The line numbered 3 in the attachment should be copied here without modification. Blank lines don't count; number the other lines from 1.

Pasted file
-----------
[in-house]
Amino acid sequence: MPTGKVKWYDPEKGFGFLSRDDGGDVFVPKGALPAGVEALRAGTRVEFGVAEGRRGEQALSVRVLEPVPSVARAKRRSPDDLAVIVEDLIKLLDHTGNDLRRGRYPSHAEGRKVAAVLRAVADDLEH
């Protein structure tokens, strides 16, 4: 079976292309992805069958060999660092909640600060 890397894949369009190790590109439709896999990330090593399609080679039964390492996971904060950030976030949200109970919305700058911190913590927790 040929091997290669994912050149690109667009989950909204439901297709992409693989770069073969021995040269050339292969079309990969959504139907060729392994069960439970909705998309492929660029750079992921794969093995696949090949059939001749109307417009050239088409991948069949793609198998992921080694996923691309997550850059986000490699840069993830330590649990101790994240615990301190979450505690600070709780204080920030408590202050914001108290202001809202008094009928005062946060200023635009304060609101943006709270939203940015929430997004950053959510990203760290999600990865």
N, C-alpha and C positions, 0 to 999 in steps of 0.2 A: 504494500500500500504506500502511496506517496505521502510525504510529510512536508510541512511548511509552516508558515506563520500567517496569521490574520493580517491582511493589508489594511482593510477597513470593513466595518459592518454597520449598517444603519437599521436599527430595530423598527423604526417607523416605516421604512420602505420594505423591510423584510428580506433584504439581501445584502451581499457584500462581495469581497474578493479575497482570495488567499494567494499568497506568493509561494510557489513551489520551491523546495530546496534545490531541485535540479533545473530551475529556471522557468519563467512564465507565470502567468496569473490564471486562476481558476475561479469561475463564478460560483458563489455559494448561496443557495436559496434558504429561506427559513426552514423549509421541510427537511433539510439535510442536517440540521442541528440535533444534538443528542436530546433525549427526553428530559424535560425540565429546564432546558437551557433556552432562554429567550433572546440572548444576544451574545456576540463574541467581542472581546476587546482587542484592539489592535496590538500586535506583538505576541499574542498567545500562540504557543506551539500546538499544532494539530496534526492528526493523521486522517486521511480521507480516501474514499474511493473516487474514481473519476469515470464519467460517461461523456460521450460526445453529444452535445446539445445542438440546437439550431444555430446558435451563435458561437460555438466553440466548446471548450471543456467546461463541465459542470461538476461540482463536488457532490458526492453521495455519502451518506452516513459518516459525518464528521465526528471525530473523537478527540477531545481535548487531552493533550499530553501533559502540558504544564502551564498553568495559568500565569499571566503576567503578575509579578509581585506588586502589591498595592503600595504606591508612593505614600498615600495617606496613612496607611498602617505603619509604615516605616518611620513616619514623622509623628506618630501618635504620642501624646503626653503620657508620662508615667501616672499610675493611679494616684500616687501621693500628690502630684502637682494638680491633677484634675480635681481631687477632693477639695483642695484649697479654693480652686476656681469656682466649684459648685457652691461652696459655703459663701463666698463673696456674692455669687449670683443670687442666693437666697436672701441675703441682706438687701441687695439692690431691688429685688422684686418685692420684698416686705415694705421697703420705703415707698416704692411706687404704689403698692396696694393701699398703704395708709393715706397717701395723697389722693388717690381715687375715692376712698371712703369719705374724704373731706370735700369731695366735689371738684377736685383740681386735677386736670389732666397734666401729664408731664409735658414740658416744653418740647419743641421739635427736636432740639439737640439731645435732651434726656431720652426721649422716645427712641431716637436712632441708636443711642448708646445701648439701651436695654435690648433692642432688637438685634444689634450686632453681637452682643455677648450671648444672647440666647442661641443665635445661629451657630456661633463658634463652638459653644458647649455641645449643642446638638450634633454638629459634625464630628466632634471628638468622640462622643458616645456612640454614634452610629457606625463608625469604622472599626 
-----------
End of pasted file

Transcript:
């Protein structure tokens, strides 16, 4: 079976292309992805069958060999660092909640600060 890397894949369009190790590109439709896999990330090593399609080679039964390492996971904060950030976030949200109970919305700058911190913590927790 040929091997290669994912050149690109667009989950909204439901297709992409693989770069073969021995040269050339292969079309990969959504139907060729392994069960439970909705998309492929660029750079992921794969093995696949090949059939001749109307417009050239088409991948069949793609198998992921080694996923691309997550850059986000490699840069993830330590649990101790994240615990301190979450505690600070709780204080920030408590202050914001108290202001809202008094009928005062946060200023635009304060609101943006709270939203940015929430997004950053959510990203760290999600990865």